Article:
You can BETTE on it
By Wayne Lee Gay
Star-Telegram Classical Music Critic
Bette Midler, whose outrageous onstage antics should make her a must-see ticket this week in Dallas, has also become one of the greatest interpreters of all time for American popular song.
Bette Midler may not have chosen the path of her namesake, Bette Davis, but she’s every bit the star.
Sometimes the noise covers up the music.
Such is the case with Bette Midler, who brings her sassy “Kiss My Brass” tour to Dallas on Thursday.
The Hawaii-born performer, now 58, was named for Bette Davis by an ambitious stage mother. And to much of the public, Midler is best known for her mixed-bag film career, her failed TV sitcom and the outrageously filthy humor of her live concerts. Self-styled as “the Divine Miss M” from her earliest days, Midler will never be Bette Davis.
But somewhere along the way, she became something else just as good.
Sometimes unnoticed under the onslaught of outrageous patter, manic multiple onstage personalities and uneven skills as a film actress, Midler has become the greatest interpreter of all time for American popular song. Yes, you read that right.
Here’s why I make this claim: First, there’s the instrument, i.e., the voice. No amount of training can make a voice happen where one hasn’t been born — you might just as well try to grow a redwood in a patio planter. Midler has a voice as sturdy as a redwood, with true upper notes when she wants them, great low range, a Mermanesque ability to blast and a sure sense of pitch.
Lots of singers on the pop/rock/heavy metal/ country/Broadway side of the musical spectrum (by which I mean the 99 percent of the music industry that’s not classical) have or had gloriously gorgeous native vocal quality.
But pop/etc. singers, most of whom support multimillion-dollar-a-year lifestyles and equally ravenous egos, tend to search desperately for what audiences want to hear — and give it to them again and again. One of the best examples of this is Barbra Streisand, who, having discovered about five good vocal mannerisms, has repeated them ad nauseam (take note Chilly).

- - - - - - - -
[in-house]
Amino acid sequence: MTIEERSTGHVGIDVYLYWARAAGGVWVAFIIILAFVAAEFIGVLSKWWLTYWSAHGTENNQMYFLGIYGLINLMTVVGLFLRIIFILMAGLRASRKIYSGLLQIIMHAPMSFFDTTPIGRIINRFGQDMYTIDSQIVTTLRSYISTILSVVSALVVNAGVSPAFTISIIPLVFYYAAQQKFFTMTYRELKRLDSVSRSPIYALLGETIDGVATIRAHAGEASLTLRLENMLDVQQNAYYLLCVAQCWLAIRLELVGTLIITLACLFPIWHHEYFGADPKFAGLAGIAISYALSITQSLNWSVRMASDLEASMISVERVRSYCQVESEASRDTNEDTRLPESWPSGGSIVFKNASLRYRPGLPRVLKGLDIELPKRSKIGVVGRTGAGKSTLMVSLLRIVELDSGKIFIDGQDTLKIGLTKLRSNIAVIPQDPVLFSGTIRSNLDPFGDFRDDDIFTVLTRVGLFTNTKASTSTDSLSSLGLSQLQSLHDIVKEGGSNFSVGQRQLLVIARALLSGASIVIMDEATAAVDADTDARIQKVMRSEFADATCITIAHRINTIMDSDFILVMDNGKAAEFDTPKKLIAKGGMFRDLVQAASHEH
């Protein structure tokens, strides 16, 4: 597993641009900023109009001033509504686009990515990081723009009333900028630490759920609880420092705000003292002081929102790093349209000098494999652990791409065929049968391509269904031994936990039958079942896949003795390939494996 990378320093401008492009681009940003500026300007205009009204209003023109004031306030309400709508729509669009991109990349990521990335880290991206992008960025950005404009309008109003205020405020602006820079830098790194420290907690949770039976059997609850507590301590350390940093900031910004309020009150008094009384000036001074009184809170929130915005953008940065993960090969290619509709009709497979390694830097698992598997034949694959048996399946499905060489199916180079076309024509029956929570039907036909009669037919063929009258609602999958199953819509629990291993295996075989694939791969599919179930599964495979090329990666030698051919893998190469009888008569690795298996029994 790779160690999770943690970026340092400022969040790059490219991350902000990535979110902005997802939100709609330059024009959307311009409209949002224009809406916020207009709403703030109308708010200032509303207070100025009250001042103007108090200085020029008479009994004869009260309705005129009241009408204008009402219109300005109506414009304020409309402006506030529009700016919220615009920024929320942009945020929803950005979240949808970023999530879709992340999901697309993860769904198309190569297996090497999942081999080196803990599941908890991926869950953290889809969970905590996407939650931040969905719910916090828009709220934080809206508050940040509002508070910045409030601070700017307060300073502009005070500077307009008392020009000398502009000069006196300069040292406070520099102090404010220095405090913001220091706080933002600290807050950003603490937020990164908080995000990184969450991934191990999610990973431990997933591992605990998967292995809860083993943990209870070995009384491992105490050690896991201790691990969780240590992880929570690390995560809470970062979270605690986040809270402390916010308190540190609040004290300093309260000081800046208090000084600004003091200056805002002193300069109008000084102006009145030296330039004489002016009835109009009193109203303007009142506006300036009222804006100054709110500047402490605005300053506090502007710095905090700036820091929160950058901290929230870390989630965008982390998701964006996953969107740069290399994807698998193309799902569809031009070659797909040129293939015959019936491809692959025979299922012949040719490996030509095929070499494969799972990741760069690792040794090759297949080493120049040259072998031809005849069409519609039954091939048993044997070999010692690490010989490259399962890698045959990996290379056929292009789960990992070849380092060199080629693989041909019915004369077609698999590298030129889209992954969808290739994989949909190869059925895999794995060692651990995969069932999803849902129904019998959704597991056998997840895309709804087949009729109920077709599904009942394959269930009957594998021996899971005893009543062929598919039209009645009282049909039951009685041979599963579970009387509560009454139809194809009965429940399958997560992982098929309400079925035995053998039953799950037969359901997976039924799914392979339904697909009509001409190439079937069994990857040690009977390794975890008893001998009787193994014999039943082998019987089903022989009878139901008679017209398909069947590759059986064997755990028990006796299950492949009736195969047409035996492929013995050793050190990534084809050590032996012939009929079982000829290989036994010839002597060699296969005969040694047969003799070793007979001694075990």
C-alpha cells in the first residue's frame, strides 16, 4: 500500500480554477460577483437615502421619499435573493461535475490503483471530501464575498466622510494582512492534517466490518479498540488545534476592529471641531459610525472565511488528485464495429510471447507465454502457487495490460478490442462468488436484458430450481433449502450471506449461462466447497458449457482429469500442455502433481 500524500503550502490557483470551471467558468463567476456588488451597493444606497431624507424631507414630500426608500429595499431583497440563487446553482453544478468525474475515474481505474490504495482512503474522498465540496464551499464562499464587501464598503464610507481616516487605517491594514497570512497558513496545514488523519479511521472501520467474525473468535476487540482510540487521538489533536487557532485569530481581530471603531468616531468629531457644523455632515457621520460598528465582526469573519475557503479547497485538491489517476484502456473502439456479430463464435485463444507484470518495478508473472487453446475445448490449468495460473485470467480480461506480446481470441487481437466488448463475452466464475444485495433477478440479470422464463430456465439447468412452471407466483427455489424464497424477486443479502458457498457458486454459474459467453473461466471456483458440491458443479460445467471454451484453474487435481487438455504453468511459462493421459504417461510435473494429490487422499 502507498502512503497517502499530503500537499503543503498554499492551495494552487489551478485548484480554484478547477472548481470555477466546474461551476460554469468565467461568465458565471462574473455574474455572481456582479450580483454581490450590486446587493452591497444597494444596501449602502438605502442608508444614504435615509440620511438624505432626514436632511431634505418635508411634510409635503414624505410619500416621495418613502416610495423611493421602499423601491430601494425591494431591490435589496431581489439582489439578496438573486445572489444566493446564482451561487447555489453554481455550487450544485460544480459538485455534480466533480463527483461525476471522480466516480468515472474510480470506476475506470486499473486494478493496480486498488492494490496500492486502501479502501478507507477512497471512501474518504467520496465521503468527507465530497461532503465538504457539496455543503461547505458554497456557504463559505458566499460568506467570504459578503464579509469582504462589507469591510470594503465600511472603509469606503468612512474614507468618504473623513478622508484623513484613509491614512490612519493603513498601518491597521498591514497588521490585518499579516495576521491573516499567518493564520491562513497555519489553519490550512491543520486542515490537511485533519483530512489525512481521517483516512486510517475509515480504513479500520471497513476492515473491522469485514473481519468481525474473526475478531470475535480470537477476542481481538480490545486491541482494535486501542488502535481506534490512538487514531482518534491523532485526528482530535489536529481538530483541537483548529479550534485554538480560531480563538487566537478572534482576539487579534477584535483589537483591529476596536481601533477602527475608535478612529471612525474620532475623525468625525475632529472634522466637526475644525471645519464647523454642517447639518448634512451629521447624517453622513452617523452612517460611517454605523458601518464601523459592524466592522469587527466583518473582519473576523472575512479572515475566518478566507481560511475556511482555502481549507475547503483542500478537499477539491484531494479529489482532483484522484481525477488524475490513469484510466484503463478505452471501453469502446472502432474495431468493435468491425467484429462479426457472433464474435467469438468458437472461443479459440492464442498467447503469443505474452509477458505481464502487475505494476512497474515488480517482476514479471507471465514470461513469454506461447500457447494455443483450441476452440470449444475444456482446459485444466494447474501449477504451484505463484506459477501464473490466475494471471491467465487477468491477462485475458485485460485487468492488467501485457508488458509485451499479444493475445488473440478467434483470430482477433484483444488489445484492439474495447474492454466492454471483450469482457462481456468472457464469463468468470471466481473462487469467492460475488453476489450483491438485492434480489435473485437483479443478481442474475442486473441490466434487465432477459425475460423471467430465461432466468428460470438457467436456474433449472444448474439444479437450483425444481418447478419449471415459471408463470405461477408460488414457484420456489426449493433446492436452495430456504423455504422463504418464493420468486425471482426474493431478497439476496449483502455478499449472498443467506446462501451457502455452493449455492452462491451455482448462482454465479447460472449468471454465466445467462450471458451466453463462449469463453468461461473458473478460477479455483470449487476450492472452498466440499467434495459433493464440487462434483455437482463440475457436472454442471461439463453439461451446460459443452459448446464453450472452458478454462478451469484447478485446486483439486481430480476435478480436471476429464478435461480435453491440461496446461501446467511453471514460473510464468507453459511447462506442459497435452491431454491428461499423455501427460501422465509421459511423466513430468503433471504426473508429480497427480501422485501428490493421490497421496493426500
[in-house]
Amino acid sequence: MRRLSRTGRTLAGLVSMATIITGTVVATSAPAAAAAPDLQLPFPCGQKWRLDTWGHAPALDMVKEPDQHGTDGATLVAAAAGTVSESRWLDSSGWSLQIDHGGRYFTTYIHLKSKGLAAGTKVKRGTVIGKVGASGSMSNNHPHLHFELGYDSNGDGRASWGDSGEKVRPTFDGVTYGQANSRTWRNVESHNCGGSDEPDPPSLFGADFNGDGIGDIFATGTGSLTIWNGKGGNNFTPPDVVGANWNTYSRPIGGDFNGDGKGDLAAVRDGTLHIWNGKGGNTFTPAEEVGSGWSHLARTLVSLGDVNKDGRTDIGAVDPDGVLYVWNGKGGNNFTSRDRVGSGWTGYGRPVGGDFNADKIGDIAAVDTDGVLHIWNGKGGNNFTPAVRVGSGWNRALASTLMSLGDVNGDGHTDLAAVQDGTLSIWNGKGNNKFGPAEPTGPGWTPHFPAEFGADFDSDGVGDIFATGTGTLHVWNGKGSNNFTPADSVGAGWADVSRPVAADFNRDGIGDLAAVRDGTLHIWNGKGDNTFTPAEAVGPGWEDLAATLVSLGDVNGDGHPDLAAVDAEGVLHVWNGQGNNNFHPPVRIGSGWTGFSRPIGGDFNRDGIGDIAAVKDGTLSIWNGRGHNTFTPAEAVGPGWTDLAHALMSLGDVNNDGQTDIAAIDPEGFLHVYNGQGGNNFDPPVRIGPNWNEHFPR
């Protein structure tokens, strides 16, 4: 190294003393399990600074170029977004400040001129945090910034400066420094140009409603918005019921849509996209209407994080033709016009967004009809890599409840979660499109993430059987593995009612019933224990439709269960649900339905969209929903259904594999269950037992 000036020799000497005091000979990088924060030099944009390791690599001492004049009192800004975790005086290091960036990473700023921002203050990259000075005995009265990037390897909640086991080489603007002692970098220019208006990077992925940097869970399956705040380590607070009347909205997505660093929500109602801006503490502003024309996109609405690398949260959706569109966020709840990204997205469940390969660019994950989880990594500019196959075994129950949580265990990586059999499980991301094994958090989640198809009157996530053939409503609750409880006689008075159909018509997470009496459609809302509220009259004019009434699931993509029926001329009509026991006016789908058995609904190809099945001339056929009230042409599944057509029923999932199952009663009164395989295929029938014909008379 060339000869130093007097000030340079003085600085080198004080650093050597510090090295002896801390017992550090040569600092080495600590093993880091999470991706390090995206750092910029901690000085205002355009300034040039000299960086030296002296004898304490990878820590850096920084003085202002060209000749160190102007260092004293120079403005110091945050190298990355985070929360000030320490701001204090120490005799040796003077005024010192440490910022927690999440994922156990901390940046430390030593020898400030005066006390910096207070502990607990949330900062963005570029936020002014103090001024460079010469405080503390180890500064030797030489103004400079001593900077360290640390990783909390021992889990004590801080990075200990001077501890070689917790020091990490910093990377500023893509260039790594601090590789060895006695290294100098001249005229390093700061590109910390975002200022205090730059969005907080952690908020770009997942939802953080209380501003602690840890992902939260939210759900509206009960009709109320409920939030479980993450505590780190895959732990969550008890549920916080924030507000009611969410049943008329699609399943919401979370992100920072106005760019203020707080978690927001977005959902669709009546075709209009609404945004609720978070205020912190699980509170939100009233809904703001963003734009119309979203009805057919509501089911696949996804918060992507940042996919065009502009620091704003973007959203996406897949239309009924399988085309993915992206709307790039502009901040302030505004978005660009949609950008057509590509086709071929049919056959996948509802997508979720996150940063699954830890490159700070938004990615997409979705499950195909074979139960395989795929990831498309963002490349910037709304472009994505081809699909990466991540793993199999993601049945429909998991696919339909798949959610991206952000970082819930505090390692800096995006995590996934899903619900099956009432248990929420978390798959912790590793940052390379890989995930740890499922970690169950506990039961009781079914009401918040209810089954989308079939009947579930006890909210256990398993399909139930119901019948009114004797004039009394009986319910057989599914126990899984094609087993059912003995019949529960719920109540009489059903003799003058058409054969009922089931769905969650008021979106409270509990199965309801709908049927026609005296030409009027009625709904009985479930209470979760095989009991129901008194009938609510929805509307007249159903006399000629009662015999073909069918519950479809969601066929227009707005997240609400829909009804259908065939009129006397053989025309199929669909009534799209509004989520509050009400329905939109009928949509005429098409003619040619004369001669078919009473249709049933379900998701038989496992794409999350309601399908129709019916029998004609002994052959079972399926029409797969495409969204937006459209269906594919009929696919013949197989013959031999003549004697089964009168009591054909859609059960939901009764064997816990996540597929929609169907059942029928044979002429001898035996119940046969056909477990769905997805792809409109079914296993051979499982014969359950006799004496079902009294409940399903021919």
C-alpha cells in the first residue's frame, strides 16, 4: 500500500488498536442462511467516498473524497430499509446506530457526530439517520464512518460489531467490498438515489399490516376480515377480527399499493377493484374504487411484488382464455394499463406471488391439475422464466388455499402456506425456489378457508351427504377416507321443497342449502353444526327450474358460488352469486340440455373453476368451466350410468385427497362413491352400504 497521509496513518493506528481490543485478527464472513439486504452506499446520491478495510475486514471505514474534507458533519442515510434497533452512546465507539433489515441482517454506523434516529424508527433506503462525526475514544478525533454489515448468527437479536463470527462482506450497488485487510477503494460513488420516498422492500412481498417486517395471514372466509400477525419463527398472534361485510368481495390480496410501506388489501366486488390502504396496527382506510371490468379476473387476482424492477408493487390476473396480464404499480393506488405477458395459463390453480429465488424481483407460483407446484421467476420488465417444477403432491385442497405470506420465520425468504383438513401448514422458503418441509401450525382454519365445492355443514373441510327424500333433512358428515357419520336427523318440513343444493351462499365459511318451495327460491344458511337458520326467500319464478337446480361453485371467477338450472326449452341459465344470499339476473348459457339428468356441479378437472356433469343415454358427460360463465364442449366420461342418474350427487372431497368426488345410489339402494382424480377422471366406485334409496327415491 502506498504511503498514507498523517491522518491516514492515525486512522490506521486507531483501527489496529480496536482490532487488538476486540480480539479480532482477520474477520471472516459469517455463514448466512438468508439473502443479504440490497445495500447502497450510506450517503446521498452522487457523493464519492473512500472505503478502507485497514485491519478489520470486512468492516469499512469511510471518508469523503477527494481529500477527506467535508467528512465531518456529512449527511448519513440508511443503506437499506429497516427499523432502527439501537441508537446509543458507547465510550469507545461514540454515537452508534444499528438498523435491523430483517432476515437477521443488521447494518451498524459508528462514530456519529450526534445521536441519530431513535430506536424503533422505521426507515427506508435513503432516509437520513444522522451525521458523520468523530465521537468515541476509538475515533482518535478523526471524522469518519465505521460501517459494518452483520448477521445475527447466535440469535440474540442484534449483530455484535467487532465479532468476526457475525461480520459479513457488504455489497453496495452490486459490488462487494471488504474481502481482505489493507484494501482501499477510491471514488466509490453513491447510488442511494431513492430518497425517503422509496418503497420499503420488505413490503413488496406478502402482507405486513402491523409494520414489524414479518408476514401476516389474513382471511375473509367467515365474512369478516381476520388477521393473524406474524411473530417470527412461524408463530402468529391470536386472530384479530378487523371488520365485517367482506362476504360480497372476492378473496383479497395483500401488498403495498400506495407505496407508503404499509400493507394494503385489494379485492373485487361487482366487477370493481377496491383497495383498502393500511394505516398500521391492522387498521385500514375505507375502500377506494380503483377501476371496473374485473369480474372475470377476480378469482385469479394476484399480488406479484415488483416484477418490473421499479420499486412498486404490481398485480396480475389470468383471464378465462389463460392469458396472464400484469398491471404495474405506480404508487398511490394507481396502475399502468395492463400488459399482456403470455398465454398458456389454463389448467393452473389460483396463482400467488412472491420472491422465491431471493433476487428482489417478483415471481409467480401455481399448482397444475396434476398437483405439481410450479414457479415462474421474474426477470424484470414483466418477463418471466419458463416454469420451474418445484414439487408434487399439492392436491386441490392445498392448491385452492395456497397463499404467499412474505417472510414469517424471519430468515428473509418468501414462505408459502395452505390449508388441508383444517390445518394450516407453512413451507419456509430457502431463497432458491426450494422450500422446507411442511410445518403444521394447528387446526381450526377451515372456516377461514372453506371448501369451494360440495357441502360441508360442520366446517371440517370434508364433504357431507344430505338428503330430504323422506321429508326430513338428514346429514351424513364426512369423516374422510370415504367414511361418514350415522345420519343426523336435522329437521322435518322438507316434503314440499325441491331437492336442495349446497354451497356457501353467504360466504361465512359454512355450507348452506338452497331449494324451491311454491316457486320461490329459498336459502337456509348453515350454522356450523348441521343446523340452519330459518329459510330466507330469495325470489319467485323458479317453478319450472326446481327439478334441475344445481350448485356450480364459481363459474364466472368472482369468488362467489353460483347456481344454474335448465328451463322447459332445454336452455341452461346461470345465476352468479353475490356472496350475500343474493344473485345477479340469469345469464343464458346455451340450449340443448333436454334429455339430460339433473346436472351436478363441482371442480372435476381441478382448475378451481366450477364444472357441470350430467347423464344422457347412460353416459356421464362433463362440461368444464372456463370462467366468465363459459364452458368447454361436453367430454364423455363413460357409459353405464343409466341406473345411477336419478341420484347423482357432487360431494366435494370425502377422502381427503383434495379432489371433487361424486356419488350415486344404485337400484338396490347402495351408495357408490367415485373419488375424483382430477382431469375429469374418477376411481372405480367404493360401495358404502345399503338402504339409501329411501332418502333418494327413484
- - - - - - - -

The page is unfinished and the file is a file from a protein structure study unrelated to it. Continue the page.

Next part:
Midler, however, has constantly explored variety of tone and color and style.
Early on, Midler melted the speakers on many a ’70s stereo system with feminine sexiness. I can distinctly remember driving down a dirt road in backcountry Oklahoma when a voice oozed through the radio on a Top 40 station with the phrase “Do you want to dance?” Bette Midler, of course. And somehow, even this overprotected teen-age Baptist knew that she was singing about something more than dancing.
Then there’s Midler as rock star in When a Man Loves a Woman, paying tribute to Janis Joplin and throwing in hints of Mick Jagger, with a husky, who-cares-what-this-does-to-my-vocal-cords gravel.
Midler’s esophagus survived the rock-star imitation; 25 years later, she can still create a sound as Broadway-beautiful or as rock-star ugly as she needs.
And it’s all in the service of another nearly forgotten aspect of the pop singer’s art: the ability to interpret, to spin a mood or tell a tale in five minutes. Sometimes, she carries slender material far beyond its original intention — as when she discovered Faulknerian pathos in Delta Dawn, then turned the song upside down into a gospel celebration. In spite of an inherent cynicism in her comic act, Midler even knows when to put a sentimental song out at simple, honest face value, which she does to stunning effect in the movie theme song The Rose.
Other crooners tend to become eternal suitors or constant victims or habitual love puppies; Midler ranges from teen-age gang moll (Leader of the Pack) to adorable vixen (in Sisters, a recent duet with Linda Ronstadt) to worn-out blues diva (with heavily loaded double entendres) in Empty Bed Blues.
When she chooses to do really good material — for instance, the old Ethel Waters standard Am I Blue? or Kurt Weill’s Surabaya Johnny, a primal lament from a woman addicted to a man she hates — Midler reveals, from a singer’s viewpoint, what 20th-century popular song can be at its best.
Gay men were the first to identify with Midler’s blend of toughness and vulnerability; but she can take that vulnerability and turn it into a hymn to Everyman/woman. Will Midler ever take a good, long look at Gershwin or Porter? We hope so.
So, instead of sweeping through Bette Davis-like celluloid melodramas, as her starstruck mother must have intended, Midler points a musical spotlight for a brief moment, creating a character, painting a scene, telling a story — then lets it all disappear with the closing chord. Bette Midler is not Bette Davis, but she can bring out the hankies as surely as Davis seduced tears or awe from bygone moviegoers. Yes, you can believe it: Fans will be listening, scholars will be studying and singers will be imitating Midler decades after most of today’s commercial music stars are forgotten.
“Kiss My Brass”
8 p.m. Thursday
American Airlines Center,